The Ethical and Religious Directives, a 40 page pamphlet, provides a substantial presentation of who we are and whose we are in our mission of health care as Catholics. I will quote extensively from this document in order to appreciate how blessed we are to have now an enlarged Catholic health care presence in our region, with the merger of the Dominican and Franciscan traditions. “The Church has always sought to embody our Savior’s concern for the sick. The gospel accounts of Jesus’ ministry draw special attention to his acts of healing: he healed lepers; he gave sight to the blind; he enabled one who was mute to speak; he cured a woman who was hemorrhaging; he brought a young girl back to life. Indeed, the Gospels are replete with examples of how the Lord cured every kind of ailment and disease…Jesus’ healing mission went further than caring only for physical affliction. He touched people at the deepest level of their existence; he sought their physical, mental and spiritual healing. He came that they might have life and have it more abundantly…The mystery of Christ casts light on every facet of Catholic health care; to see healing and compassion as a continuation of Christ’s mission; to see suffering as a participation in the redemptive power of Christ’s passion, death and resurrection, and to see death transformed by the resurrection, as an opportunity for a final act of communion with Christ.”
The mission and vision of Franciscan Missionaries of Our Lady and the Dominican Sisters of Springfield, Illinois align seamlessly with the Lord’s mission, as evident in their health care services since their inception.
The Ethical and Religious Directives further elaborates on what sets Catholic health care apart from other providers.” First, Catholic health care ministry is rooted in a commitment to promote and defend human dignity; this is the foundation of its concern to respect the sacredness of every human life from the moment of conception until death…The right to life entails a right to the means for the proper development of life, such as adequate health care. Second, the biblical mandate to care for the poor requires us to express this in concrete actions at all levels of Catholic health care… Attention should be given to the health care needs of the poor, the uninsured and the underinsured. Third, Catholic health care ministry seeks to contribute to the common good, the conditions that ensure protection for the fundamental rights of all individuals and enables all to fulfill their common purpose and reach their common goals. Fourth, Catholic health care ministry exercises responsible stewardship of available health care resources. Fifth, within a pluralistic society, Catholic health care services will encounter requests for medical procedures contrary to the moral teachings of the Church. Catholic health care does not offend the rights of individual consciences by refusing to provide or permit medical procedures that are judged morally wrong by the teaching authority of the Church.”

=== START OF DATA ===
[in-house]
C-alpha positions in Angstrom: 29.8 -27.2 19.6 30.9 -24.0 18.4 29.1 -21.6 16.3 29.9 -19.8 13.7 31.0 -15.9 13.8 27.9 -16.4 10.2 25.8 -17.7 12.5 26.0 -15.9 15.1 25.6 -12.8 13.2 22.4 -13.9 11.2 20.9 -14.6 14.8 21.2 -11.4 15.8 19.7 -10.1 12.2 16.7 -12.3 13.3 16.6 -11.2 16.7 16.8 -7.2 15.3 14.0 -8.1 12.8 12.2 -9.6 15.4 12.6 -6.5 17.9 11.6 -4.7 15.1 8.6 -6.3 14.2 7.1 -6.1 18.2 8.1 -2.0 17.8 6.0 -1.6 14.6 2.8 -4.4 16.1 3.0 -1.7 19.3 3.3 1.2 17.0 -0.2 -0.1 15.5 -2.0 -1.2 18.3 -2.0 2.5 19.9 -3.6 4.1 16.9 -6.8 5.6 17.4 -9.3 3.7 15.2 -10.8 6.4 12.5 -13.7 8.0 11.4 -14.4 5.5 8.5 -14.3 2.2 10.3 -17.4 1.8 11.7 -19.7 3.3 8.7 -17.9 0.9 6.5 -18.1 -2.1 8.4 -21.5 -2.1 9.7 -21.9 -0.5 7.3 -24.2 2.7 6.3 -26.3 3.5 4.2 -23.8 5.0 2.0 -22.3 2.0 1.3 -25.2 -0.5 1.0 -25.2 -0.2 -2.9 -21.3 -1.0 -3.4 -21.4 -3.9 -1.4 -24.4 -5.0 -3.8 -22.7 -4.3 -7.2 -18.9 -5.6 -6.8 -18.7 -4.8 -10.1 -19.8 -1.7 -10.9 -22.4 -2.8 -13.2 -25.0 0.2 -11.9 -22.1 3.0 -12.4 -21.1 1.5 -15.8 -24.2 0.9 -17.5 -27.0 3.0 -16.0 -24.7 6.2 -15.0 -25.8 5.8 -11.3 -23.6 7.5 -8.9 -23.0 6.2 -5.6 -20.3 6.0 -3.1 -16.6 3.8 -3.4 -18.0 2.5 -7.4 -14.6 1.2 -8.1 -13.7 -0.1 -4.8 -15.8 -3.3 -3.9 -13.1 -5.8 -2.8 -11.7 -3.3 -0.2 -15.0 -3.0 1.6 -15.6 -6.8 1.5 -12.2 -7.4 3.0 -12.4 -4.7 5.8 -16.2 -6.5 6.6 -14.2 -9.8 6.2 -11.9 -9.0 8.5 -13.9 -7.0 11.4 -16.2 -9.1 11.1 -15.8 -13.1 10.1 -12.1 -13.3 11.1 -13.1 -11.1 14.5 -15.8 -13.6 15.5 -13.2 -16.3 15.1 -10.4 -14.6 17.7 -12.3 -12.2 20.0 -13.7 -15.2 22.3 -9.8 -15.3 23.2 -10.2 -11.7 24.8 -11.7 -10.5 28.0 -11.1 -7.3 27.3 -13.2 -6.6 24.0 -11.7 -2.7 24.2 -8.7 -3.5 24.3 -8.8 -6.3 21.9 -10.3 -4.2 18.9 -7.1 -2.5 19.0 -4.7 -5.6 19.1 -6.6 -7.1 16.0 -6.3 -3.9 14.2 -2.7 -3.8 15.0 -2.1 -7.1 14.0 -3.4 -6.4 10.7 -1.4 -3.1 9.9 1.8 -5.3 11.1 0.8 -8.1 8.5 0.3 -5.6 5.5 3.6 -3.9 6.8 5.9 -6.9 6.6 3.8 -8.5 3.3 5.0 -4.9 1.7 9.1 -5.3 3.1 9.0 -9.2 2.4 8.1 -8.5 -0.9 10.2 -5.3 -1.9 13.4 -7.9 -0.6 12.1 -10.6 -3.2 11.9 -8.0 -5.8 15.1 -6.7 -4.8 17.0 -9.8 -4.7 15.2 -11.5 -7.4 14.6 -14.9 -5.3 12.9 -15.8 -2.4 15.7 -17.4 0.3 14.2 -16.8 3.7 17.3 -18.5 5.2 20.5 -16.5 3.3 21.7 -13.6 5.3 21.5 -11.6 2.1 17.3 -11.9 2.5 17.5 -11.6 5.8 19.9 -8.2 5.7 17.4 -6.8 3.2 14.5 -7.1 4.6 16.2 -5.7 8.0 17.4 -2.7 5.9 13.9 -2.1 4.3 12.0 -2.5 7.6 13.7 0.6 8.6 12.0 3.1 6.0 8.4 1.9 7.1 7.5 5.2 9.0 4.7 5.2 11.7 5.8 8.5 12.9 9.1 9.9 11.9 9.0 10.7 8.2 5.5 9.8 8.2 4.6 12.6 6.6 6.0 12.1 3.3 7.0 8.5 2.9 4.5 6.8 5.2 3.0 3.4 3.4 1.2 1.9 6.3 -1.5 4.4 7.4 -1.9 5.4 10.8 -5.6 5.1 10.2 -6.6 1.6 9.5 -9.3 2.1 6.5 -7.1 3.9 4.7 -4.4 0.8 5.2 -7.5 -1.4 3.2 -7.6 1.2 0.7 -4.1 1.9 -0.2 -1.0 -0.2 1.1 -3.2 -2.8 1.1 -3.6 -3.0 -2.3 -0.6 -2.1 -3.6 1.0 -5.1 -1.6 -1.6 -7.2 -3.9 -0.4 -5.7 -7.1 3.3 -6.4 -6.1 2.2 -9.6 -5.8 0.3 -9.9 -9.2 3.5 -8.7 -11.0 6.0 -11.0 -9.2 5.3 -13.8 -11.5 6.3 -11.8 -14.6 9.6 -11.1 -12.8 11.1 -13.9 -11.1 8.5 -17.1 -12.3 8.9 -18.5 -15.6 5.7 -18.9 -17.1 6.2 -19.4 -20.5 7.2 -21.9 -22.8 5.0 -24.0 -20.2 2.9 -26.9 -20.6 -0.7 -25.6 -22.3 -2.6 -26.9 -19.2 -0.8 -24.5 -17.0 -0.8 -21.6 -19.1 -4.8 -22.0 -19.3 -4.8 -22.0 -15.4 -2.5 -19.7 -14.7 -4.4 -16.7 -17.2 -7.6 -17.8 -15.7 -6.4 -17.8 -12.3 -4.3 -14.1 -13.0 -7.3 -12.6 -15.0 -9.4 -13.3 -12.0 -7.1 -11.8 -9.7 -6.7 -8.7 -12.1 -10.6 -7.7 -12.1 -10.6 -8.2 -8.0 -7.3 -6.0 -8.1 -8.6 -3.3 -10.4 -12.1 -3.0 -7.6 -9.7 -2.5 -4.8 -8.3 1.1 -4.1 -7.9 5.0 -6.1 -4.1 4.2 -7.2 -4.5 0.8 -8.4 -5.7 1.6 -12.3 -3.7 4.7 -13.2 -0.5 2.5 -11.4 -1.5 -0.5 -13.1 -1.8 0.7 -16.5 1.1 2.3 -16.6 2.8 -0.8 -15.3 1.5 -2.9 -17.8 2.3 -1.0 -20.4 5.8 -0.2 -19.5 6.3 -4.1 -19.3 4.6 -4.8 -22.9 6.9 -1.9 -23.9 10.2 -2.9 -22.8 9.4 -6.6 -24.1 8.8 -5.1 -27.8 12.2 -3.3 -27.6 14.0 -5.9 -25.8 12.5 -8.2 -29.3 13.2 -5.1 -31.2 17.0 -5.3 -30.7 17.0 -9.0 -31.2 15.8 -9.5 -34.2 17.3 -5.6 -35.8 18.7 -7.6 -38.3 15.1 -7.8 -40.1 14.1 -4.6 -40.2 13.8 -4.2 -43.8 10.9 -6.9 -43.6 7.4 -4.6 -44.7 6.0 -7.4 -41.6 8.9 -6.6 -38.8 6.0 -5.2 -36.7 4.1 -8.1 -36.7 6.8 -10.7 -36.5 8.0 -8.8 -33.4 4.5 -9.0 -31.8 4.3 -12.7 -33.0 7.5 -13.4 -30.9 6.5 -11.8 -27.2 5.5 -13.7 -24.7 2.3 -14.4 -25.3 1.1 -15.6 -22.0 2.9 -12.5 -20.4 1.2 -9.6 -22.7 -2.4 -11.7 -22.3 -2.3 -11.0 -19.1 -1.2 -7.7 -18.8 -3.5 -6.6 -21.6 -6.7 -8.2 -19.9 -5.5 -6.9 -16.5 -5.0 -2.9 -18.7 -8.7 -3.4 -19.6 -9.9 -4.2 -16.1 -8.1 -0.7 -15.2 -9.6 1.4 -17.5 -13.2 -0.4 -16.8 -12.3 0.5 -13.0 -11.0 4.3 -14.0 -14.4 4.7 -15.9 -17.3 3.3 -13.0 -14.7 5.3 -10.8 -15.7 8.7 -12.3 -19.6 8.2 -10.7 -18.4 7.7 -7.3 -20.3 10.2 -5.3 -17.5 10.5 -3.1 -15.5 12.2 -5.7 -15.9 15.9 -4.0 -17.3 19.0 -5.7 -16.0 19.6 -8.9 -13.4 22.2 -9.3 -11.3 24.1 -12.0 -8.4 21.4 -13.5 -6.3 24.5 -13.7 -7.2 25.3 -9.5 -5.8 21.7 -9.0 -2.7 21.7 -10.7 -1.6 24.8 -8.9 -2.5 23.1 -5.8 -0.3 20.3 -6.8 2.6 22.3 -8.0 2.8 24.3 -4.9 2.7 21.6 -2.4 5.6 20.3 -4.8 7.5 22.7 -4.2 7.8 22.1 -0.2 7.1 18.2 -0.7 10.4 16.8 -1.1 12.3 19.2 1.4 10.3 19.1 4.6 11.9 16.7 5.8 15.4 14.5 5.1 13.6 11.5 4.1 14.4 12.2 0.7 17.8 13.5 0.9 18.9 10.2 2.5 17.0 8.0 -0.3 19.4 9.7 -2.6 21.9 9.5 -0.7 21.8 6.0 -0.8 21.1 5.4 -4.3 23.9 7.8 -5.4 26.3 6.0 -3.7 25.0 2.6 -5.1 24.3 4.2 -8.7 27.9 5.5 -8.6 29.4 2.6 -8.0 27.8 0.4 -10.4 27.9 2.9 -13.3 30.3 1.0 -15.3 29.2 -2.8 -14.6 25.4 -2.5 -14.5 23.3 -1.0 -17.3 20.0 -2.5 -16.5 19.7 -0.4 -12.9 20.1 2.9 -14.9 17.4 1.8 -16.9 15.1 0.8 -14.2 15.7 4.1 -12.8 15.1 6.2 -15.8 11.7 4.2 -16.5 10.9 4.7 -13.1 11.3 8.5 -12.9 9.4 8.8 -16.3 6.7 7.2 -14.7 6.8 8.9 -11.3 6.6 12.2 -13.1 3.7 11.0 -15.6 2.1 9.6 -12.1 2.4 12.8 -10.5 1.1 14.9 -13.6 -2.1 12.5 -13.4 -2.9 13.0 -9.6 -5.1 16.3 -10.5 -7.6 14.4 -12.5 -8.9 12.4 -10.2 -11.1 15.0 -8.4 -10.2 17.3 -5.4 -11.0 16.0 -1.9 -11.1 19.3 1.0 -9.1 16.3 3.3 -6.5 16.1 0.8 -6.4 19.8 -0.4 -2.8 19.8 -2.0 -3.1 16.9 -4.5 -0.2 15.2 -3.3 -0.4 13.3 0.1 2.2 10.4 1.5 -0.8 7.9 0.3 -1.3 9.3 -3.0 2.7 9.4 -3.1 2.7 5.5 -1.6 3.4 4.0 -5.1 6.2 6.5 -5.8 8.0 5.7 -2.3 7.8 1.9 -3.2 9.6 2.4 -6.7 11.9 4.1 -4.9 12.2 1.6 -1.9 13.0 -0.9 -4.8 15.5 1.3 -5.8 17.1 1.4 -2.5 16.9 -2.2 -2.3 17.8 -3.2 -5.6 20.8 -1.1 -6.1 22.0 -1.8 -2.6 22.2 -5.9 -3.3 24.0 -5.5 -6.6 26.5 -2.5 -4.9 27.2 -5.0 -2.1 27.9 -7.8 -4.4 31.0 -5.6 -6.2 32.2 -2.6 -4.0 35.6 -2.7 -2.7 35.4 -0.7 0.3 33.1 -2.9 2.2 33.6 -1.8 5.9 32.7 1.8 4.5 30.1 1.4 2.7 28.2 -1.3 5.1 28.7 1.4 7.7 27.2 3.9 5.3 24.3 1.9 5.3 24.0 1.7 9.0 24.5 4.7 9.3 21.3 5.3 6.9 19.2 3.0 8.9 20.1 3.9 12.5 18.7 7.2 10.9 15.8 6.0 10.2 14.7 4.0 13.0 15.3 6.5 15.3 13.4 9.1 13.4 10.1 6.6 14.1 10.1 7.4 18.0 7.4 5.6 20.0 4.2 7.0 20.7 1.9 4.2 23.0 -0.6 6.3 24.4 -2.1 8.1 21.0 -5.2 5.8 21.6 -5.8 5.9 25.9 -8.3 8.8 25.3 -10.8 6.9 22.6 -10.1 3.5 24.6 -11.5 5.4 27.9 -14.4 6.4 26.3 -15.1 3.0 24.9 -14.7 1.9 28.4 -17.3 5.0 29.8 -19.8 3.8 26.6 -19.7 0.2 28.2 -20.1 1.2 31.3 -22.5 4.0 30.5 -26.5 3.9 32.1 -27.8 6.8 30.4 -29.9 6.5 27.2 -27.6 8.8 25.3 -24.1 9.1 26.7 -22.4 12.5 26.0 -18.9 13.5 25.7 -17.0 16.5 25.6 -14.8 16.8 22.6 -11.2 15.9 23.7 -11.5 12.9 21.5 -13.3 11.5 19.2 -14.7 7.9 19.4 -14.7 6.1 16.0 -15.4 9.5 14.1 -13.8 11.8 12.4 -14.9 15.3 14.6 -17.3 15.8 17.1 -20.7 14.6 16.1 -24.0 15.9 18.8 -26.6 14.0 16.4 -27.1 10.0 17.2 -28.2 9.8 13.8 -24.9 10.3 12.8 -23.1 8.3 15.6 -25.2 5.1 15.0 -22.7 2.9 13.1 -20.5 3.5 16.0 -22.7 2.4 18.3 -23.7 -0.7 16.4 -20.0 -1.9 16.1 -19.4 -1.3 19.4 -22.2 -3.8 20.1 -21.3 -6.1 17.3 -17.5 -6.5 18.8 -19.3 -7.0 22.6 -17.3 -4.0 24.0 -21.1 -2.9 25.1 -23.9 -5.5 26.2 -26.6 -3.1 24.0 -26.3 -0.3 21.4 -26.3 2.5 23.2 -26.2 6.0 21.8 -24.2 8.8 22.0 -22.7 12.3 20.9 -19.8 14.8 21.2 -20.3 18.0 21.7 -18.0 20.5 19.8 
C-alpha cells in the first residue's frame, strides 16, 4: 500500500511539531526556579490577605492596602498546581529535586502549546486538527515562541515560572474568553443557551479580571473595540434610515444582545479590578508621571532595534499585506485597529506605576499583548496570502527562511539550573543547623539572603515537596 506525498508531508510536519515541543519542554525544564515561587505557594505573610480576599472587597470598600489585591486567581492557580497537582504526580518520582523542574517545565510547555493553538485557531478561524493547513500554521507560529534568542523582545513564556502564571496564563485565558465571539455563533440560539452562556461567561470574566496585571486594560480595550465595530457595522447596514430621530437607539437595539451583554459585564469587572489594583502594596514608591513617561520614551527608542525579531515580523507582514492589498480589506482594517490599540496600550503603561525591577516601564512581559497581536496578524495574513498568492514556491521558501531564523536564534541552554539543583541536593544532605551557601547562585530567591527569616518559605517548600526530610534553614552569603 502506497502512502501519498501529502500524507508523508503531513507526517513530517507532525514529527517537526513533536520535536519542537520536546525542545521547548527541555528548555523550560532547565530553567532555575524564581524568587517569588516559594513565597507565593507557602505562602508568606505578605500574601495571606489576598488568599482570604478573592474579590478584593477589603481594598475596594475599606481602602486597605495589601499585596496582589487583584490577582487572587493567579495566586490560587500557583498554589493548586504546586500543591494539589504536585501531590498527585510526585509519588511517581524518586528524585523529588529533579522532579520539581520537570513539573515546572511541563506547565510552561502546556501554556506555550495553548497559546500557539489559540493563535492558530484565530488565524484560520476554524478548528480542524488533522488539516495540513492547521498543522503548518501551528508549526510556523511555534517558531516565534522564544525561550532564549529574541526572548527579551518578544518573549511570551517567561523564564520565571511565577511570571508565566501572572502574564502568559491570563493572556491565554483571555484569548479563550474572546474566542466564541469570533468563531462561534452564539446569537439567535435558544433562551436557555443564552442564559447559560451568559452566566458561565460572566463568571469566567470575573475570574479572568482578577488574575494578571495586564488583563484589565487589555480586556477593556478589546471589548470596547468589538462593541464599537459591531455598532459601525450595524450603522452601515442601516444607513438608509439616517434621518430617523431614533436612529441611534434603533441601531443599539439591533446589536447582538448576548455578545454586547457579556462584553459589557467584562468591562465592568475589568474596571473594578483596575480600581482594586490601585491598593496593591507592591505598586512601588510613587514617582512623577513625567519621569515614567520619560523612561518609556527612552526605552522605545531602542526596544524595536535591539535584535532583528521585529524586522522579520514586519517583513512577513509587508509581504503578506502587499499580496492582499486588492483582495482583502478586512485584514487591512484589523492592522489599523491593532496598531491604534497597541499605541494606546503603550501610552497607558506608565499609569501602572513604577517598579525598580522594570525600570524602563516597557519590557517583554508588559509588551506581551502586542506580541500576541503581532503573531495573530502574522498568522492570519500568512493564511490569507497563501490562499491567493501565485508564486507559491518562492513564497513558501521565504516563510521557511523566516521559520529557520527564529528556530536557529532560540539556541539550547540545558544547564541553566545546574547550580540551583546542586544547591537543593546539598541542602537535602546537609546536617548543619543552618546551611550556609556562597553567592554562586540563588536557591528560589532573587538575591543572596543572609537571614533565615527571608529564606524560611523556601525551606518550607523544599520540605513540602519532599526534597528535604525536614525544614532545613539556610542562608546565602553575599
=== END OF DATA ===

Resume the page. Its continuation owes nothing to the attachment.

What a blessing it is that this new creation in Catholic health care embodies the mind and heart of Jesus Christ, who invited all to the banquet of life, especially the poor, the crippled, the lame, the blind (Luke 14:13). “Catholic Health care services rejoice in the challenge to be Christ’s healing compassion in the world and see their ministry not only as an effort to restore and preserve health, but also as a spiritual service and a sign of that final healing that will one day bring about the new creation that is the ultimate fruit of Jesus’ ministry and God’s love for us.” May God who began the good work in the vision of our Dominican and Franciscan sisters continue to bless their commitment for many years to come and bring it to fulfillment on the day of Christ Jesus.
By Bishop Joseph Kopacz